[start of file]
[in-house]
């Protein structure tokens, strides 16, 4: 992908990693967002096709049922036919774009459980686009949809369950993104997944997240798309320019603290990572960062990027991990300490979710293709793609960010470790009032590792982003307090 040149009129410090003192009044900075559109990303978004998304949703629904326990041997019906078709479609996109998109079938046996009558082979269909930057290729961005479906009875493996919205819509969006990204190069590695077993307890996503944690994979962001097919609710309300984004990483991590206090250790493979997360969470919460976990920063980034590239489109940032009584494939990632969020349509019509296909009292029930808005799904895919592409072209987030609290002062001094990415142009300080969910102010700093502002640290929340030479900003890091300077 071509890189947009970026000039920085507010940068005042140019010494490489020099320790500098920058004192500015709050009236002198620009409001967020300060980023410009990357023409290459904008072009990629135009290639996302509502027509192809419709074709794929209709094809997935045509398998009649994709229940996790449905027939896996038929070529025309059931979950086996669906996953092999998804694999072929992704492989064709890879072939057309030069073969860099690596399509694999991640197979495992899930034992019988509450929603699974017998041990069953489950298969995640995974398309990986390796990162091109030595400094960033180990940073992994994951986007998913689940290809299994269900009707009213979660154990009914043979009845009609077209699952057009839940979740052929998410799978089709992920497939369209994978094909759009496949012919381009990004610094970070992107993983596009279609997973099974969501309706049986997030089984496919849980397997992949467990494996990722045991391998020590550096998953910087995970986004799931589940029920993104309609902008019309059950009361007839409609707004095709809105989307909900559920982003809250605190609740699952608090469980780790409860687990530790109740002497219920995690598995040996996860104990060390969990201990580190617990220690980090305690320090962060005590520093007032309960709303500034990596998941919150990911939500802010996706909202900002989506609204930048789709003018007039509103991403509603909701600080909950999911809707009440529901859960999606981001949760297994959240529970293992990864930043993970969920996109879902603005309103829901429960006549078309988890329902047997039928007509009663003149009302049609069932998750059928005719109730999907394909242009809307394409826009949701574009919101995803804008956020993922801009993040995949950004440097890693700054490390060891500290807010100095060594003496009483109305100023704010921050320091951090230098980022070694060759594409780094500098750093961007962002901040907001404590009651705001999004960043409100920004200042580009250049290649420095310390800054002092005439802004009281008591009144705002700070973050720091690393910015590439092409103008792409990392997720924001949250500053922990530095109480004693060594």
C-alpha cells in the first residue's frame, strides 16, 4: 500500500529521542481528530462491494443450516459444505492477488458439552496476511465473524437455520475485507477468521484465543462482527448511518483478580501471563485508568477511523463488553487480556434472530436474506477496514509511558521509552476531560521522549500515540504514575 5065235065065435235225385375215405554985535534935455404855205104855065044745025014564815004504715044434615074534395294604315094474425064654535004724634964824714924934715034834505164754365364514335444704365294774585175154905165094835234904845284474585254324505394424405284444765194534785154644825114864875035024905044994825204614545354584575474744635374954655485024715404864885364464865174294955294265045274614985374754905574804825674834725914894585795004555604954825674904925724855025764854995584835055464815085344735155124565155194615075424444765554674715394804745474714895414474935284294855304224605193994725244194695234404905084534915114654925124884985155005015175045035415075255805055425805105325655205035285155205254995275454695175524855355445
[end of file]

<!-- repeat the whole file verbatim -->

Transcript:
[in-house]
């Protein structure tokens, strides 16, 4: 992908990693967002096709049922036919774009459980686009949809369950993104997944997240798309320019603290990572960062990027991990300490979710293709793609960010470790009032590792982003307090 040149009129410090003192009044900075559109990303978004998304949703629904326990041997019906078709479609996109998109079938046996009558082979269909930057290729961005479906009875493996919205819509969006990204190069590695077993307890996503944690994979962001097919609710309300984004990483991590206090250790493979997360969470919460976990920063980034590239489109940032009584494939990632969020349509019509296909009292029930808005799904895919592409072209987030609290002062001094990415142009300080969910102010700093502002640290929340030479900003890091300077 071509890189947009970026000039920085507010940068005042140019010494490489020099320790500098920058004192500015709050009236002198620009409001967020300060980023410009990357023409290459904008072009990629135009290639996302509502027509192809419709074709794929209709094809997935045509398998009649994709229940996790449905027939896996038929070529025309059931979950086996669906996953092999998804694999072929992704492989064709890879072939057309030069073969860099690596399509694999991640197979495992899930034992019988509450929603699974017998041990069953489950298969995640995974398309990986390796990162091109030595400094960033180990940073992994994951986007998913689940290809299994269900009707009213979660154990009914043979009845009609077209699952057009839940979740052929998410799978089709992920497939369209994978094909759009496949012919381009990004610094970070992107993983596009279609997973099974969501309706049986997030089984496919849980397997992949467990494996990722045991391998020590550096998953910087995970986004799931589940029920993104309609902008019309059950009361007839409609707004095709809105989307909900559920982003809250605190609740699952608090469980780790409860687990530790109740002497219920995690598995040996996860104990060390969990201990580190617990220690980090305690320090962060005590520093007032309960709303500034990596998941919150990911939500802010996706909202900002989506609204930048789709003018007039509103991403509603909701600080909950999911809707009440529901859960999606981001949760297994959240529970293992990864930043993970969920996109879902603005309103829901429960006549078309988890329902047997039928007509009663003149009302049609069932998750059928005719109730999907394909242009809307394409826009949701574009919101995803804008956020993922801009993040995949950004440097890693700054490390060891500290807010100095060594003496009483109305100023704010921050320091951090230098980022070694060759594409780094500098750093961007962002901040907001404590009651705001999004960043409100920004200042580009250049290649420095310390800054002092005439802004009281008591009144705002700070973050720091690393910015590439092409103008792409990392997720924001949250500053922990530095109480004693060594």
C-alpha cells in the first residue's frame, strides 16, 4: 500500500529521542481528530462491494443450516459444505492477488458439552496476511465473524437455520475485507477468521484465543462482527448511518483478580501471563485508568477511523463488553487480556434472530436474506477496514509511558521509552476531560521522549500515540504514575 5065235065065435235225385375215405554985535534935455404855205104855065044745025014564815004504715044434615074534395294604315094474425064654535004724634964824714924934715034834505164754365364514335444704365294774585175154905165094835234904845284474585254324505394424405284444765194534785154644825114864875035024905044994825204614545354584575474744635374954655485024715404864885364464865174294955294265045274614985374754905574804825674834725914894585795004555604954825674904925724855025764854995584835055464815085344735155124565155194615075424444765554674715394804745474714895414474935284294855304224605193994725244194695234404905084534915114654925124884985155005015175045035415075255805055425805105325655205035285155205254995275454695175524855355445